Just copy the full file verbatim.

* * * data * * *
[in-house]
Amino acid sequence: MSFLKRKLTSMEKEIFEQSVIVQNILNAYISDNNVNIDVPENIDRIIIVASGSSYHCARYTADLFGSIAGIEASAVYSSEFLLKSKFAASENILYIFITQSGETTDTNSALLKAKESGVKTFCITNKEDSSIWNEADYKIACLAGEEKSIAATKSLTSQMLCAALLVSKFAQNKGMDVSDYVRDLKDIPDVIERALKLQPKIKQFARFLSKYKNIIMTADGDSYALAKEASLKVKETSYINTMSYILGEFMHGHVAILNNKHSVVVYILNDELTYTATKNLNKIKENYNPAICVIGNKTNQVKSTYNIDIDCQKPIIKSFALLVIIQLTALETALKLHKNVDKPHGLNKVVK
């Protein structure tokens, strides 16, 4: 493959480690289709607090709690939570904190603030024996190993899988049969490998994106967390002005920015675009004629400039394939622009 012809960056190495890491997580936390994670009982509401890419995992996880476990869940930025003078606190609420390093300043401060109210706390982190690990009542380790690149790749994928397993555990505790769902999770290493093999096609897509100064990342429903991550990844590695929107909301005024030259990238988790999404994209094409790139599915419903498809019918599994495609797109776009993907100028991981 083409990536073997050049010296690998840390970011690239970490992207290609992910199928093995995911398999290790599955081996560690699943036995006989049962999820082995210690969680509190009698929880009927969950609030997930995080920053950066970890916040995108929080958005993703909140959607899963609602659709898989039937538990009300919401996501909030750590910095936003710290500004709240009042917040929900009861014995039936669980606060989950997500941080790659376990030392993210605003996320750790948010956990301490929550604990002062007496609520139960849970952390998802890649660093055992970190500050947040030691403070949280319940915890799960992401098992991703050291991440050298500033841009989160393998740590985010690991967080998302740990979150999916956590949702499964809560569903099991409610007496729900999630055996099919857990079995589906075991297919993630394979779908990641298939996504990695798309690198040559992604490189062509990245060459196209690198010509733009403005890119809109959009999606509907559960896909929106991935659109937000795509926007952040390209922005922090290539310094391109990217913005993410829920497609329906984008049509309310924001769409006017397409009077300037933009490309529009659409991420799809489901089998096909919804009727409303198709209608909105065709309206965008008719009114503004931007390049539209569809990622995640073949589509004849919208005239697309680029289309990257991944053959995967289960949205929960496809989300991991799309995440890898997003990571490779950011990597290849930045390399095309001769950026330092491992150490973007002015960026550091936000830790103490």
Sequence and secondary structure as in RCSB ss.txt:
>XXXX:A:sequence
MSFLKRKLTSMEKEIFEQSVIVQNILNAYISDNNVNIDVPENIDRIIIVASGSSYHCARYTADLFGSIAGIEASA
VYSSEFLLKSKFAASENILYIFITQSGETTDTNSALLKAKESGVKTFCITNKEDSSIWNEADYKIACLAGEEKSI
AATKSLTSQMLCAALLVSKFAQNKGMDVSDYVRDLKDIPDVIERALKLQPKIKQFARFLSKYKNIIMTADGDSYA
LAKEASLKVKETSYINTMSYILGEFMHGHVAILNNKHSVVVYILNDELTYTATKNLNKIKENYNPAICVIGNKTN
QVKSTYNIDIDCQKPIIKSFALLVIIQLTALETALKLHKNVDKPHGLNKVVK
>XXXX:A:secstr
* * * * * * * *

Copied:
[in-house]
Amino acid sequence: MSFLKRKLTSMEKEIFEQSVIVQNILNAYISDNNVNIDVPENIDRIIIVASGSSYHCARYTADLFGSIAGIEASAVYSSEFLLKSKFAASENILYIFITQSGETTDTNSALLKAKESGVKTFCITNKEDSSIWNEADYKIACLAGEEKSIAATKSLTSQMLCAALLVSKFAQNKGMDVSDYVRDLKDIPDVIERALKLQPKIKQFARFLSKYKNIIMTADGDSYALAKEASLKVKETSYINTMSYILGEFMHGHVAILNNKHSVVVYILNDELTYTATKNLNKIKENYNPAICVIGNKTNQVKSTYNIDIDCQKPIIKSFALLVIIQLTALETALKLHKNVDKPHGLNKVVK
């Protein structure tokens, strides 16, 4: 493959480690289709607090709690939570904190603030024996190993899988049969490998994106967390002005920015675009004629400039394939622009 012809960056190495890491997580936390994670009982509401890419995992996880476990869940930025003078606190609420390093300043401060109210706390982190690990009542380790690149790749994928397993555990505790769902999770290493093999096609897509100064990342429903991550990844590695929107909301005024030259990238988790999404994209094409790139599915419903498809019918599994495609797109776009993907100028991981 083409990536073997050049010296690998840390970011690239970490992207290609992910199928093995995911398999290790599955081996560690699943036995006989049962999820082995210690969680509190009698929880009927969950609030997930995080920053950066970890916040995108929080958005993703909140959607899963609602659709898989039937538990009300919401996501909030750590910095936003710290500004709240009042917040929900009861014995039936669980606060989950997500941080790659376990030392993210605003996320750790948010956990301490929550604990002062007496609520139960849970952390998802890649660093055992970190500050947040030691403070949280319940915890799960992401098992991703050291991440050298500033841009989160393998740590985010690991967080998302740990979150999916956590949702499964809560569903099991409610007496729900999630055996099919857990079995589906075991297919993630394979779908990641298939996504990695798309690198040559992604490189062509990245060459196209690198010509733009403005890119809109959009999606509907559960896909929106991935659109937000795509926007952040390209922005922090290539310094391109990217913005993410829920497609329906984008049509309310924001769409006017397409009077300037933009490309529009659409991420799809489901089998096909919804009727409303198709209608909105065709309206965008008719009114503004931007390049539209569809990622995640073949589509004849919208005239697309680029289309990257991944053959995967289960949205929960496809989300991991799309995440890898997003990571490779950011990597290849930045390399095309001769950026330092491992150490973007002015960026550091936000830790103490």
Sequence and secondary structure as in RCSB ss.txt:
>XXXX:A:sequence
MSFLKRKLTSMEKEIFEQSVIVQNILNAYISDNNVNIDVPENIDRIIIVASGSSYHCARYTADLFGSIAGIEASA
VYSSEFLLKSKFAASENILYIFITQSGETTDTNSALLKAKESGVKTFCITNKEDSSIWNEADYKIACLAGEEKSI
AATKSLTSQMLCAALLVSKFAQNKGMDVSDYVRDLKDIPDVIERALKLQPKIKQFARFLSKYKNIIMTADGDSYA
LAKEASLKVKETSYINTMSYILGEFMHGHVAILNNKHSVVVYILNDELTYTATKNLNKIKENYNPAICVIGNKTN
QVKSTYNIDIDCQKPIIKSFALLVIIQLTALETALKLHKNVDKPHGLNKVVK
>XXXX:A:secstr